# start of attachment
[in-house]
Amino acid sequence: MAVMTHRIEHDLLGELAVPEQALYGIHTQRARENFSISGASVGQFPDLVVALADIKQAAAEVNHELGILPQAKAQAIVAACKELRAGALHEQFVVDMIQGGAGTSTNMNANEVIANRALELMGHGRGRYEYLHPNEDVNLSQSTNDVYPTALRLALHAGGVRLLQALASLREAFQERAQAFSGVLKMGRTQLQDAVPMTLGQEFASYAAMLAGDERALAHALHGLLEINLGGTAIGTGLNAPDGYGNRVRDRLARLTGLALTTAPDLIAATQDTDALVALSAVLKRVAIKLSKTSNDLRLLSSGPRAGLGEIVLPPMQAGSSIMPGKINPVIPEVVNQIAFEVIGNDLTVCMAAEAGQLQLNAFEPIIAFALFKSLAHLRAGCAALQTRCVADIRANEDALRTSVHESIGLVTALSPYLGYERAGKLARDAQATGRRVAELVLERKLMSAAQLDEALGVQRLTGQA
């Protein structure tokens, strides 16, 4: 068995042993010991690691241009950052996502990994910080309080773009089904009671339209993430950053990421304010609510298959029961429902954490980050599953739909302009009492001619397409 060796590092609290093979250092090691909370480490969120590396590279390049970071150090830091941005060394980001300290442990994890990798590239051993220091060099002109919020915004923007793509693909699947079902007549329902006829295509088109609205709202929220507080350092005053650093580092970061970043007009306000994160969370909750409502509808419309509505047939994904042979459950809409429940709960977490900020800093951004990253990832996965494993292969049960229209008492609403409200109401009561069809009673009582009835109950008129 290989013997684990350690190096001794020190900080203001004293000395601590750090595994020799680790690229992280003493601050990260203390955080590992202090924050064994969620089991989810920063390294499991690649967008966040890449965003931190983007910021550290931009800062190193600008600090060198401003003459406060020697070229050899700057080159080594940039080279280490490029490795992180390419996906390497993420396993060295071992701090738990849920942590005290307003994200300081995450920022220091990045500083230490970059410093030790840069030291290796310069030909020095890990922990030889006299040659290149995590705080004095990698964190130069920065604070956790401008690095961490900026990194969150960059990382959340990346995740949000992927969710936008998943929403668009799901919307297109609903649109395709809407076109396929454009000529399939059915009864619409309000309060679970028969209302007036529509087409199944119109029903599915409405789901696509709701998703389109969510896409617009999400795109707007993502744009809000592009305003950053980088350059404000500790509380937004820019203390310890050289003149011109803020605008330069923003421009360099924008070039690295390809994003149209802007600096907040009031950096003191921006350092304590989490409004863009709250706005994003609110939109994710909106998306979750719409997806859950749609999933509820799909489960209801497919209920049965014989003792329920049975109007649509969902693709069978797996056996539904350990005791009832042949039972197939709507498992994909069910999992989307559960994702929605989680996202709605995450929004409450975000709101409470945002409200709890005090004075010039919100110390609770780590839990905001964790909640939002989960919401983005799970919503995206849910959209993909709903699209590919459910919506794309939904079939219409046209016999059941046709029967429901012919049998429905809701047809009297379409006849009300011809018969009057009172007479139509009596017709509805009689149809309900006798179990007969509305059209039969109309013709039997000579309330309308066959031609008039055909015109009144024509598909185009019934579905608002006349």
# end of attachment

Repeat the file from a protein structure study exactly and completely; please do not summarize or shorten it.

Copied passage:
[in-house]
Amino acid sequence: MAVMTHRIEHDLLGELAVPEQALYGIHTQRARENFSISGASVGQFPDLVVALADIKQAAAEVNHELGILPQAKAQAIVAACKELRAGALHEQFVVDMIQGGAGTSTNMNANEVIANRALELMGHGRGRYEYLHPNEDVNLSQSTNDVYPTALRLALHAGGVRLLQALASLREAFQERAQAFSGVLKMGRTQLQDAVPMTLGQEFASYAAMLAGDERALAHALHGLLEINLGGTAIGTGLNAPDGYGNRVRDRLARLTGLALTTAPDLIAATQDTDALVALSAVLKRVAIKLSKTSNDLRLLSSGPRAGLGEIVLPPMQAGSSIMPGKINPVIPEVVNQIAFEVIGNDLTVCMAAEAGQLQLNAFEPIIAFALFKSLAHLRAGCAALQTRCVADIRANEDALRTSVHESIGLVTALSPYLGYERAGKLARDAQATGRRVAELVLERKLMSAAQLDEALGVQRLTGQA
């Protein structure tokens, strides 16, 4: 068995042993010991690691241009950052996502990994910080309080773009089904009671339209993430950053990421304010609510298959029961429902954490980050599953739909302009009492001619397409 060796590092609290093979250092090691909370480490969120590396590279390049970071150090830091941005060394980001300290442990994890990798590239051993220091060099002109919020915004923007793509693909699947079902007549329902006829295509088109609205709202929220507080350092005053650093580092970061970043007009306000994160969370909750409502509808419309509505047939994904042979459950809409429940709960977490900020800093951004990253990832996965494993292969049960229209008492609403409200109401009561069809009673009582009835109950008129 290989013997684990350690190096001794020190900080203001004293000395601590750090595994020799680790690229992280003493601050990260203390955080590992202090924050064994969620089991989810920063390294499991690649967008966040890449965003931190983007910021550290931009800062190193600008600090060198401003003459406060020697070229050899700057080159080594940039080279280490490029490795992180390419996906390497993420396993060295071992701090738990849920942590005290307003994200300081995450920022220091990045500083230490970059410093030790840069030291290796310069030909020095890990922990030889006299040659290149995590705080004095990698964190130069920065604070956790401008690095961490900026990194969150960059990382959340990346995740949000992927969710936008998943929403668009799901919307297109609903649109395709809407076109396929454009000529399939059915009864619409309000309060679970028969209302007036529509087409199944119109029903599915409405789901696509709701998703389109969510896409617009999400795109707007993502744009809000592009305003950053980088350059404000500790509380937004820019203390310890050289003149011109803020605008330069923003421009360099924008070039690295390809994003149209802007600096907040009031950096003191921006350092304590989490409004863009709250706005994003609110939109994710909106998306979750719409997806859950749609999933509820799909489960209801497919209920049965014989003792329920049975109007649509969902693709069978797996056996539904350990005791009832042949039972197939709507498992994909069910999992989307559960994702929605989680996202709605995450929004409450975000709101409470945002409200709890005090004075010039919100110390609770780590839990905001964790909640939002989960919401983005799970919503995206849910959209993909709903699209590919459910919506794309939904079939219409046209016999059941046709029967429901012919049998429905809701047809009297379409006849009300011809018969009057009172007479139509009596017709509805009689149809309900006798179990007969509305059209039969109309013709039997000579309330309308066959031609008039055909015109009144024509598909185009019934579905608002006349």